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1An Indian king or prince.
ruler, sovereign, lord, overlord, dynast, leader, monarch, crowned headView synonyms
- ‘For that matter, history books that dwell on stories of rajas and maharajas who met at a tea break might be recalled.’
- ‘As legend has it, an Indian rajah sent a gift of a chess set to a king of kings as a challenge for his wise men to solve. They did, and ever since sets have been exchanged as gifts between world leaders.’
- ‘And profits were defended by courts, so they were not subject to the larcenous whims of the local sheikh or rajah.’
- ‘This right was bestowed on us by emperors, rajas and nawabs.’
- ‘The chauffeur, a Russian Czar from the period of Ivan the Terrible, was a fabulous guide who knew of all the kings and rajahs who had come to the area for several reasons, and brought the names of different towns and places to life.’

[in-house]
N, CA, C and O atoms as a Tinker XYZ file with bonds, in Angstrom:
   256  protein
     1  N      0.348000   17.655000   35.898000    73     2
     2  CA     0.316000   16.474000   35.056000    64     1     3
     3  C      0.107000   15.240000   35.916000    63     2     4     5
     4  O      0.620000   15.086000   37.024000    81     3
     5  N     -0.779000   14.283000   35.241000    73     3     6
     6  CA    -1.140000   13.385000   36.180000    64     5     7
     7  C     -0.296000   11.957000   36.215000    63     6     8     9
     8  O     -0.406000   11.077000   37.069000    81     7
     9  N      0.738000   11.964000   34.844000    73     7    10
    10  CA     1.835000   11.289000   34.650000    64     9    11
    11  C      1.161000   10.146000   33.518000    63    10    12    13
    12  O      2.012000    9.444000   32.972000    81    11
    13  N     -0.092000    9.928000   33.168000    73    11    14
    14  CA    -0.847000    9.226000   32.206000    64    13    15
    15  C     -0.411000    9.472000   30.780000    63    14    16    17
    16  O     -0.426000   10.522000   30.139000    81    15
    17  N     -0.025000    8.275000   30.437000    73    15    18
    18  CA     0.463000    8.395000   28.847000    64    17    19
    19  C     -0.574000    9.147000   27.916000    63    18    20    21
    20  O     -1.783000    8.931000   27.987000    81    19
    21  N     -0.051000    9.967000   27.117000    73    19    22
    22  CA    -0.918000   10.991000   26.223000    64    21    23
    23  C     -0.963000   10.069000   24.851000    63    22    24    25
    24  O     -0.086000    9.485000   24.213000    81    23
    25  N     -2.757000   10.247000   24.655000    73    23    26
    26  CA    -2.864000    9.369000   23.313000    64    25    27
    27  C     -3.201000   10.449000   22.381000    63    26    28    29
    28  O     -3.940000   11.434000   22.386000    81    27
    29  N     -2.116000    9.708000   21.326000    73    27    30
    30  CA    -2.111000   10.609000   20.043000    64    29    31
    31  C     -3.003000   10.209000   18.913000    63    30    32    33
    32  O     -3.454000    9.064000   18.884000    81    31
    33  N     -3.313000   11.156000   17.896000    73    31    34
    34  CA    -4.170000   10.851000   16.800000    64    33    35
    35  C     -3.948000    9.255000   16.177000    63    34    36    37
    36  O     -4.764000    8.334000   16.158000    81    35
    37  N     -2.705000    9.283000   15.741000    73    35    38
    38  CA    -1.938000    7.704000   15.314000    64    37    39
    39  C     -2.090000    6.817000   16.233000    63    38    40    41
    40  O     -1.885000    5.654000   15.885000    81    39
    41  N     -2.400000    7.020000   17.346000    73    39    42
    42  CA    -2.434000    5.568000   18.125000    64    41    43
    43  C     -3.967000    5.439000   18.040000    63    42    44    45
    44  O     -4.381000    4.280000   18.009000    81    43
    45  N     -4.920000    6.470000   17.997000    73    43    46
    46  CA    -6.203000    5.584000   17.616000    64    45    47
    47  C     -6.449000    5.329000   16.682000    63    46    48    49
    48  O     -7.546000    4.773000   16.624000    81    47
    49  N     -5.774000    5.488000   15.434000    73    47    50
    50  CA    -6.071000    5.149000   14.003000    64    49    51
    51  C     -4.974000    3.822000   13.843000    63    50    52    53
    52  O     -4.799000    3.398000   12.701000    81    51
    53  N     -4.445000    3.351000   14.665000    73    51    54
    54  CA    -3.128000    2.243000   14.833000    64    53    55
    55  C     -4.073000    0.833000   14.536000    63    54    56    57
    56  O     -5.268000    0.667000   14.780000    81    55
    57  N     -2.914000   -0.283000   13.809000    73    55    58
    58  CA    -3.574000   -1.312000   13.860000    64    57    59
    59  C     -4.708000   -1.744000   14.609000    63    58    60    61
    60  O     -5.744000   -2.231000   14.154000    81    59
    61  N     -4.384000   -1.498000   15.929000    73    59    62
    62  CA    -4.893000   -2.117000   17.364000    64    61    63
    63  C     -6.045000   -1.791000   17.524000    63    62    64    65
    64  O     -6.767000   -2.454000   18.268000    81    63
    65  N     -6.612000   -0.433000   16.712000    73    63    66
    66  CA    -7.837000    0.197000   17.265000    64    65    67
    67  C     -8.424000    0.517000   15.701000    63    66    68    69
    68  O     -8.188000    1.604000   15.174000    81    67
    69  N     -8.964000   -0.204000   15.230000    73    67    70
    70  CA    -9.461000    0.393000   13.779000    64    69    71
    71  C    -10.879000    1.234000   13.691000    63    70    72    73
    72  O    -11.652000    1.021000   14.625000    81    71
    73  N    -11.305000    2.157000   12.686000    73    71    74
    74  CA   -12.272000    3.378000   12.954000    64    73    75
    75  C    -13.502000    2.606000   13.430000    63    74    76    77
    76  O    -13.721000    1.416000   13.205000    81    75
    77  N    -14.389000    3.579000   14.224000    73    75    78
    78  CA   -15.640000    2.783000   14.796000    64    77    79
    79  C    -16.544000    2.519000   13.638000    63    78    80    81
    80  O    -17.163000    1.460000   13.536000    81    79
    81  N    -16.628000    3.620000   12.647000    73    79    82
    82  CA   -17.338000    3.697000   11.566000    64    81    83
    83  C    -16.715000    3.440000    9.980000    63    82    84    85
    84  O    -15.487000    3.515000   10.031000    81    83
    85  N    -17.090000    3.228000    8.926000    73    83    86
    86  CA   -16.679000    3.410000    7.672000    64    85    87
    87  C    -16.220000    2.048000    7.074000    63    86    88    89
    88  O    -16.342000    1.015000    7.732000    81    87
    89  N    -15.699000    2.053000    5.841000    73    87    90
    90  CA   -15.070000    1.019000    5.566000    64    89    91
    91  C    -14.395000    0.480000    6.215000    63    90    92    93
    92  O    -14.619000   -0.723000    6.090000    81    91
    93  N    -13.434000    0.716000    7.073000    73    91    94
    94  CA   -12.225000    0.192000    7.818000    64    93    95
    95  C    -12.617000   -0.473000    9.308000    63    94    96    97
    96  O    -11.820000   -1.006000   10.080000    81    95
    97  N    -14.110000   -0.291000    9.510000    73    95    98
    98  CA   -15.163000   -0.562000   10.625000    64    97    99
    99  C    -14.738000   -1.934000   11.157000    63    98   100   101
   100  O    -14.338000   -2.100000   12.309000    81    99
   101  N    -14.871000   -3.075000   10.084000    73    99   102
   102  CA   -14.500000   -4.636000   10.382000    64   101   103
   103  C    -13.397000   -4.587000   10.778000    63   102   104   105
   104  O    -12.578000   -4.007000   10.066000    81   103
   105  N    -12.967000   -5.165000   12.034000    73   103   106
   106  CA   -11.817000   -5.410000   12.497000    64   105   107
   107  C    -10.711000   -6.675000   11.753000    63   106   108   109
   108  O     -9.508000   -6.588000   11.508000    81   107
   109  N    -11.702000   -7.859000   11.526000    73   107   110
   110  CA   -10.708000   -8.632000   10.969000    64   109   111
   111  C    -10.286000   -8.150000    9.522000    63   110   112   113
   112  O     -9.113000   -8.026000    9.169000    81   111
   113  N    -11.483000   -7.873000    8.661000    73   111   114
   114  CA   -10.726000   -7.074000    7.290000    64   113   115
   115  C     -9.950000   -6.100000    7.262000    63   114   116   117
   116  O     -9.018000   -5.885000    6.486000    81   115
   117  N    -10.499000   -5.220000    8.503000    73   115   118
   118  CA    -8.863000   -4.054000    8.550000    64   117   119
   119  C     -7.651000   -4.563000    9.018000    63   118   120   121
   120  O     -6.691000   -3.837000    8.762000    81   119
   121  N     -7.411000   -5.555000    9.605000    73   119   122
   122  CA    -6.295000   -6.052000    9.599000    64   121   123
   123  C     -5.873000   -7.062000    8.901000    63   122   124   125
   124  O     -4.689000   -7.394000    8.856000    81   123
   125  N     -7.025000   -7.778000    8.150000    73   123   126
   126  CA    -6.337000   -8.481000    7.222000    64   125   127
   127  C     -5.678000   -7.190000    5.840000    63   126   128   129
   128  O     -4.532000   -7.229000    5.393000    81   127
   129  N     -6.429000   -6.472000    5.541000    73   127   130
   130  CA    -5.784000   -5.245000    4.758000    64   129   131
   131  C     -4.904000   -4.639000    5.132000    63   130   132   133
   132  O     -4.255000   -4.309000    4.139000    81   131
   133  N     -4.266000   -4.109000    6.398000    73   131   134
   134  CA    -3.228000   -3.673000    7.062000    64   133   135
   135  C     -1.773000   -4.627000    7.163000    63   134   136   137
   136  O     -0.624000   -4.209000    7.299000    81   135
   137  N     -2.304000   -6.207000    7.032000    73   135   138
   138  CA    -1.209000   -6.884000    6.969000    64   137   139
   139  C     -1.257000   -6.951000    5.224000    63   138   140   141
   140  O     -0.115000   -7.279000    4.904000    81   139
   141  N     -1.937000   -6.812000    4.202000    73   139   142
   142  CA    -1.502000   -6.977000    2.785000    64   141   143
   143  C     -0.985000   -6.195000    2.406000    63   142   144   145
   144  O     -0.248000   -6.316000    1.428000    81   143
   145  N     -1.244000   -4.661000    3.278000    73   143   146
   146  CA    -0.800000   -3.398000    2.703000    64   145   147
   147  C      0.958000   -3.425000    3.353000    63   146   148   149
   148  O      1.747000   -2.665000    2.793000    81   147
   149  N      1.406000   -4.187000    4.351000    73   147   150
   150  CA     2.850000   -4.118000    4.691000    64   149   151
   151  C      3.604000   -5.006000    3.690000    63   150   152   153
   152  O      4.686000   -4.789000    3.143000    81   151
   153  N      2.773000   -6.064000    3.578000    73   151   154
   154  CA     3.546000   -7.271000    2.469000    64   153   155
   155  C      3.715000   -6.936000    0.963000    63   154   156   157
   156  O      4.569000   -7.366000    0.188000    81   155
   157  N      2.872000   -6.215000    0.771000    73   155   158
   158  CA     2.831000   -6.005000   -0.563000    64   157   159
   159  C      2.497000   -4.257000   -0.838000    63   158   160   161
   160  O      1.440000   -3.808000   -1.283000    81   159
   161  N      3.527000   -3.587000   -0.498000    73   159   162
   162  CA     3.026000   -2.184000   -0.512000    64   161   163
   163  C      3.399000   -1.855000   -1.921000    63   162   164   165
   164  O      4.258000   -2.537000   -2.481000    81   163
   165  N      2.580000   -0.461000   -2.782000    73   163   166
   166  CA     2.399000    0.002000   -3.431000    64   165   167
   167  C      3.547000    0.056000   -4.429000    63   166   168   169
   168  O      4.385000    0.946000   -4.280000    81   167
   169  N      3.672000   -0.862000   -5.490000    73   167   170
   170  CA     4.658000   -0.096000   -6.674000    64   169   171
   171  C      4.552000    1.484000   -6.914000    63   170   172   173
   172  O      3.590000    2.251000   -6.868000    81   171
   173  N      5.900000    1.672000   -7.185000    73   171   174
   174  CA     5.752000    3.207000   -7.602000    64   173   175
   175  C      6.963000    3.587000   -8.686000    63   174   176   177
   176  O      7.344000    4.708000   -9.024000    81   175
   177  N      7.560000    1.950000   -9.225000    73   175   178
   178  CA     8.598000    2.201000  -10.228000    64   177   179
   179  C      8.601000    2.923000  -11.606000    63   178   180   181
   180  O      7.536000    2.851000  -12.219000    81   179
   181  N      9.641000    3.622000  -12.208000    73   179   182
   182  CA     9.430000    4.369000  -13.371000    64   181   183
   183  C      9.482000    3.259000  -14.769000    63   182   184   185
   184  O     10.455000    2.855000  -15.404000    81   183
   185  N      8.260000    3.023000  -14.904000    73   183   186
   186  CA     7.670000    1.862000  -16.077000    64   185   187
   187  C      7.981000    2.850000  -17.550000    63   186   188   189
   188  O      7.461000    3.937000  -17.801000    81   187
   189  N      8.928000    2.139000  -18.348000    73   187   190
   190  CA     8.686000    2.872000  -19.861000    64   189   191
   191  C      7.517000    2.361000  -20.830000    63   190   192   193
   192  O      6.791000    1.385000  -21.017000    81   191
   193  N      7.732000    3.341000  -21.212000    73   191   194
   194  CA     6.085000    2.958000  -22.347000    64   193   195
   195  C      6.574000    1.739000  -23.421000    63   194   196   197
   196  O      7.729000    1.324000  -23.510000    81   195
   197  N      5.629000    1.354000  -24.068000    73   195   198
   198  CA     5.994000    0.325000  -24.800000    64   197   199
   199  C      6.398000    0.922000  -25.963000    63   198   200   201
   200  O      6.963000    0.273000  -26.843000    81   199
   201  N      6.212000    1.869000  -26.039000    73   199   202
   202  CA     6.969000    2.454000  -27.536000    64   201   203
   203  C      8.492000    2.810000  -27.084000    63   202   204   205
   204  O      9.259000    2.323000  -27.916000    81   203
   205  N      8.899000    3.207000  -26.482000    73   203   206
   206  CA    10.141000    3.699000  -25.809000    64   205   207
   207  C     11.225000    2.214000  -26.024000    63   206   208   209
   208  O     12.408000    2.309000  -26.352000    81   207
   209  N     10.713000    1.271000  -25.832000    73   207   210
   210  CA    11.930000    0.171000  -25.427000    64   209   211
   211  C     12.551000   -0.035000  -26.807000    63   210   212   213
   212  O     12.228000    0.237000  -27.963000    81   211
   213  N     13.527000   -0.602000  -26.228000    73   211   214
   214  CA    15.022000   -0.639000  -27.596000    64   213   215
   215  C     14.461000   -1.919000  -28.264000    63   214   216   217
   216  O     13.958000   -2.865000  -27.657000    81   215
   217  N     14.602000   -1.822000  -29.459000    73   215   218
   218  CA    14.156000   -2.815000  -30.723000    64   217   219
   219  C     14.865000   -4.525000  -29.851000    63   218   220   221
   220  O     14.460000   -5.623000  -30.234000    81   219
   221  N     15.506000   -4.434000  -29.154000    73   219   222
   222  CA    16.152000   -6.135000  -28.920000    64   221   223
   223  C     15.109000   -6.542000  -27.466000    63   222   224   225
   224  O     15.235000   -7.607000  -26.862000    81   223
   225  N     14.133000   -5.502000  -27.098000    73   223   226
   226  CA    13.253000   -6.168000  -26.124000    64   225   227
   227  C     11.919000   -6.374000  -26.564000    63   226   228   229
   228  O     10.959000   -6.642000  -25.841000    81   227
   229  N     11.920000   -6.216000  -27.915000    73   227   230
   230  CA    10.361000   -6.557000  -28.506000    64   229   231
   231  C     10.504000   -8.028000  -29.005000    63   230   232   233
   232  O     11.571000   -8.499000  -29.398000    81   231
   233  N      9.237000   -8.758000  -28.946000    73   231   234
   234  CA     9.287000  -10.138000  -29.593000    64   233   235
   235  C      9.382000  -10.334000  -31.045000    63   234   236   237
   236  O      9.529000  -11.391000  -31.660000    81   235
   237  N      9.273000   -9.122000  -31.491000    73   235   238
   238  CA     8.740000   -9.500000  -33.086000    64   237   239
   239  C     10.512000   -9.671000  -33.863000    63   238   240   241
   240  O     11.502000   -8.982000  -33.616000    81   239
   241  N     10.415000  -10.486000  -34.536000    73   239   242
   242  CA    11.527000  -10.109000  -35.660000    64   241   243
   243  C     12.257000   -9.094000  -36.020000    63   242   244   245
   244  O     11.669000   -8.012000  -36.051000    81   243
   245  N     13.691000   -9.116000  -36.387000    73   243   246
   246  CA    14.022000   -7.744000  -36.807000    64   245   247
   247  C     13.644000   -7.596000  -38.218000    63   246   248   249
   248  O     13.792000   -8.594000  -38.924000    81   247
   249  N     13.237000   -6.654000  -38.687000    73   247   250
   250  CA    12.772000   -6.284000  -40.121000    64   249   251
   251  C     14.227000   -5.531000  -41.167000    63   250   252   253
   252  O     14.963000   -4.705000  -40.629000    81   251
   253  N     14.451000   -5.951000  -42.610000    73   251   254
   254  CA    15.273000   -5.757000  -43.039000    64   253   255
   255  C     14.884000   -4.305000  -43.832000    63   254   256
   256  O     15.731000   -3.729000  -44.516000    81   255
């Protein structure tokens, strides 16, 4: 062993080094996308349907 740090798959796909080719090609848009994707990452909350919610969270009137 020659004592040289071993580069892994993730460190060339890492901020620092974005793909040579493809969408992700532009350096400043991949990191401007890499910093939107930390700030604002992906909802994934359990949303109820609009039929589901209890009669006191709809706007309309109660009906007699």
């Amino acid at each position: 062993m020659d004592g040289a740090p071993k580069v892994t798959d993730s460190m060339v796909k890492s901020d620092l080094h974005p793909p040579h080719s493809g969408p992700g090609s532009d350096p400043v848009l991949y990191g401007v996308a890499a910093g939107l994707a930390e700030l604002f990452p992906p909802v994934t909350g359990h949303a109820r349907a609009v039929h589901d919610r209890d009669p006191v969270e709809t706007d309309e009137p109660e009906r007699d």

- 1.1 A title extended to petty dignitaries and nobles in India during the British Raj.
- ‘The rajas were left untouched despite demands for independence, self-rule and decolonization elsewhere.’
- ‘In the forties the membership was spread among upper middle class officials and professionals, rajas and zamindars.’
- ‘Once the rajah was dressed in English sporting plaids in India, and once he was in a carriage in London dressed in his native costume, bejeweled and ‘blazing with diamonds.’’
- ‘‘I can drive all the way to Chennai in my Ford jeep,’ the former raja says with a twinkle in his eye.’
- ‘If wealth to pursue an expansionist programme were all that was needed, would not the booty obtained from Hindu rajas have sufficed?’
- 1.2 A title extended by the British to a Malay or Javanese ruler or chief.
- ‘But Africans and Asians did not restore their chiefs and rajas, or seek otherwise to return to a more authentic way of life.’
- ‘The Malay term for government, kerajaan, refers to the raja who ruled from the precolonial courts.’
From Hindi rājā, Sanskrit rājan king.
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